Gaynes Hall is a Grade II* listed Georgian mansion set in 20 acres (81,000 m2) of parkland in the heart of the Cambridgeshire countryside. Located in the village of Perry, Huntingdon the building was requisitioned during the Second World War and was also residence of Sir Oliver Cromwell for 21 years.
Gaynes Hall takes its name from the family of Engaine; the original house was probably built as the hall of their manor of Dillington. In 1238 Viel de Engaine was living there when he had licence to have his private chapel at his manor of Dillington. Only small fragments of the moat remain from the original Engayne dwelling.
Sir Oliver Cromwell of Hinchingbrooke was a tenant of the Gaynes Hall estate for 21 years who then sublet it to his brother Richard Cromwell from 1599.
Gaynes Hall was requisitioned during the Second World War from the Duberley family and used by the Special Operations Executive (SOE). The SOE was set up by Winston Churchill in 1940 to conduct warfare using sophisticated techniques which didn’t involve direct military contact.
Gaynes Hall was given the code name of ‘Station 61’. It was the headquarters of the Air Liaison Officers and the ‘hotel’ at which agents were kept and comforted through the last ordeal of waiting for weather conditions to be right before they were air dropped into occupied Europe.
Post 1945 Gaynes Hall was used as the administrative office and governor’s house for Gaynes Hall Borstal. The borstal stood on the site of Littlehey Prison. The boys maintained the grounds and gardens of Gaynes Hall until the borstal closed in 1983. The site was surrounded with what were referred to as "Moats" which to this day are teeming with Carp.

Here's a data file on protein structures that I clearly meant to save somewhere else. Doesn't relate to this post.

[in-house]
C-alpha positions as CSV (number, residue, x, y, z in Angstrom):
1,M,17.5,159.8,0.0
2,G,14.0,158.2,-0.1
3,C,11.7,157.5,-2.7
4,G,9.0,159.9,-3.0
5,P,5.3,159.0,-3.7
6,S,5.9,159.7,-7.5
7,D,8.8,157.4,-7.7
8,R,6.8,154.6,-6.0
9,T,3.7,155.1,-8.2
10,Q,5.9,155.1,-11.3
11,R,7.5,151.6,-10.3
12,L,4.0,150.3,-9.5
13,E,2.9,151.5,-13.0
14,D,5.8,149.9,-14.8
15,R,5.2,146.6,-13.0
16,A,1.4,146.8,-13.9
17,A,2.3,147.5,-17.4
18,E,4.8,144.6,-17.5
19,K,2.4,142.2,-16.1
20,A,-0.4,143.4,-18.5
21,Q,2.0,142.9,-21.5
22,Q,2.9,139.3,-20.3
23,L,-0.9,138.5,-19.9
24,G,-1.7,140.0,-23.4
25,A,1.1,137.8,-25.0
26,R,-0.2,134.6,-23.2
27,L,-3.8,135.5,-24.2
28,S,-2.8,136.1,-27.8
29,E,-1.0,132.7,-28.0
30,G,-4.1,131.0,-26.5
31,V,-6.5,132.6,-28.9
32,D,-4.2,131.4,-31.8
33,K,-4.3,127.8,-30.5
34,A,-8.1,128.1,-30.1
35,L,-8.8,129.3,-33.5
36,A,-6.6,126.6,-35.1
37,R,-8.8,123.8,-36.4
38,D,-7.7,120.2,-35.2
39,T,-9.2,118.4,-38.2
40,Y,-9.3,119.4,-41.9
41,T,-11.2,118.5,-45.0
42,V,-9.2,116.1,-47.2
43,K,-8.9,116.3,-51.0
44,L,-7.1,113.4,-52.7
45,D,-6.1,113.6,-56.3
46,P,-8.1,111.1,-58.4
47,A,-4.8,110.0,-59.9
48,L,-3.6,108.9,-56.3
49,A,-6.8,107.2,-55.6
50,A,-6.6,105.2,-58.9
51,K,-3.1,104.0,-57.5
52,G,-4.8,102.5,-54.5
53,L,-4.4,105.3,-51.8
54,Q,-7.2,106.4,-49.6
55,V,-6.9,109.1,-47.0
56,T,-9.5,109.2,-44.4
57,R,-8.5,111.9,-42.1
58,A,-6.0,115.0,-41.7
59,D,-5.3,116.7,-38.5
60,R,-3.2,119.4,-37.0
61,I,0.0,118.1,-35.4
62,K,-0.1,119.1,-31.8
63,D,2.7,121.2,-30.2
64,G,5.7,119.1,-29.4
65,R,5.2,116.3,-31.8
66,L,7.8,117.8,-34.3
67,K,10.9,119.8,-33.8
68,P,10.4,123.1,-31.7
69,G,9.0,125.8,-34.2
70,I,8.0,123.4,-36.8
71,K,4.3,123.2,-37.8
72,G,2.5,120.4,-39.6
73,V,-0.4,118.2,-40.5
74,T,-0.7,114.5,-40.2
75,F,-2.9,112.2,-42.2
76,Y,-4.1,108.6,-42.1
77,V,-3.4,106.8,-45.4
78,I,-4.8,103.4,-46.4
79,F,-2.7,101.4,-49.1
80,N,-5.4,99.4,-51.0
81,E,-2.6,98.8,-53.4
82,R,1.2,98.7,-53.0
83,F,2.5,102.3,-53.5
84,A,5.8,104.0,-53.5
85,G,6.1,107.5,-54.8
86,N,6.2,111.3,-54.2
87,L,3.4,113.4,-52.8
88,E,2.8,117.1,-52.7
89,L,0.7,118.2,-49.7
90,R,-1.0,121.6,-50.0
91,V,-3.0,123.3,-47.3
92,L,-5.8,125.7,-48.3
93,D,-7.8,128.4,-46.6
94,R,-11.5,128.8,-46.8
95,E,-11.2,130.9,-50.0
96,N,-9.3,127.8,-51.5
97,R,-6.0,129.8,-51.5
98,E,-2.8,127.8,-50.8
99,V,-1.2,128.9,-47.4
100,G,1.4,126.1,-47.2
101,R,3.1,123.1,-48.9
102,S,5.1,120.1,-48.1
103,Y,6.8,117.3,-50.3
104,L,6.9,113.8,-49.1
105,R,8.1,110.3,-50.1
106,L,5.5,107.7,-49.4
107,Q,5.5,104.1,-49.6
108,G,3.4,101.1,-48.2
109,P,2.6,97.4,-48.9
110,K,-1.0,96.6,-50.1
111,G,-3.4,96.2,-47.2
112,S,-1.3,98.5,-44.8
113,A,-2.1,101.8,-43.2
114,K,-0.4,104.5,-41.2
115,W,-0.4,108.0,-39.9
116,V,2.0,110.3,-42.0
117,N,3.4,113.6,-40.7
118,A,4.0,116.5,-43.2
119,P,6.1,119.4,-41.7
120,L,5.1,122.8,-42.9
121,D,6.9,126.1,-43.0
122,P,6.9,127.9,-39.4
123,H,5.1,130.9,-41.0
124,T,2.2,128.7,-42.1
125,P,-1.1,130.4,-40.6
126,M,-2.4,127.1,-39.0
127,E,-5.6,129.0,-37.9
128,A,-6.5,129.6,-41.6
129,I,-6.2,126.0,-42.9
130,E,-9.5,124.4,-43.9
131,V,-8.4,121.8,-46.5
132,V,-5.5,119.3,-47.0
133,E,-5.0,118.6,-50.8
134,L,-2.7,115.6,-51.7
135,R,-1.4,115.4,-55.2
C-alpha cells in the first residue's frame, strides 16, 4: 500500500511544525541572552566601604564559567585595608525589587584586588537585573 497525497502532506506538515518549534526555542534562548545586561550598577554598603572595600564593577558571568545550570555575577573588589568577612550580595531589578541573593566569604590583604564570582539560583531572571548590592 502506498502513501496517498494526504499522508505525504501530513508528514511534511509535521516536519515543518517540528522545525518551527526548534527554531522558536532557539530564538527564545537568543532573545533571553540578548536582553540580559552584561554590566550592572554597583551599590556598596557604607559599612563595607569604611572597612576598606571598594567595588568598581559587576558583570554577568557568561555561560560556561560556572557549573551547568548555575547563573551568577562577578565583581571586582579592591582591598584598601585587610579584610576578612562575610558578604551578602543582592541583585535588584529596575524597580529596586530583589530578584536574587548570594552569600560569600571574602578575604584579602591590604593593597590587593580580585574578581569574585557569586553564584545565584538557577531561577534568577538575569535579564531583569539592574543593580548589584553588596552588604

In 1985, Gaynes Hall was purchased by AIM Cambridge (later AIM Technology) a technology consulting company. The building was renovated and adapted to the needs of the company. During the renovation, some of the original fittings were stolen and not recovered. Within two years, AIM Technology closed and the building became empty.
Gaynes Hall was sold by the Ministry of Defence to a private company in 1990 and the restoration of the house has been ongoing since 1994.
- 1116–1322 Engaine Family
- 1322–1421 Barnack Family
- 1421–1607 Stonham Family
- 1599 – let to Sir Oliver Cromwell
- 1664–1797 Handasyde Family
- 1797–1940 Duberley Family
- 1994-2002 McCallion Family
House and gardens are now privately owned.
- Norris Museum and Library at St Ives
- County Office Record at Huntingdon
- National Archives at Kew
- Transactions of the Cambridgeshire and Huntingdonshire Archaeological Society, Rev HG Watson (1914)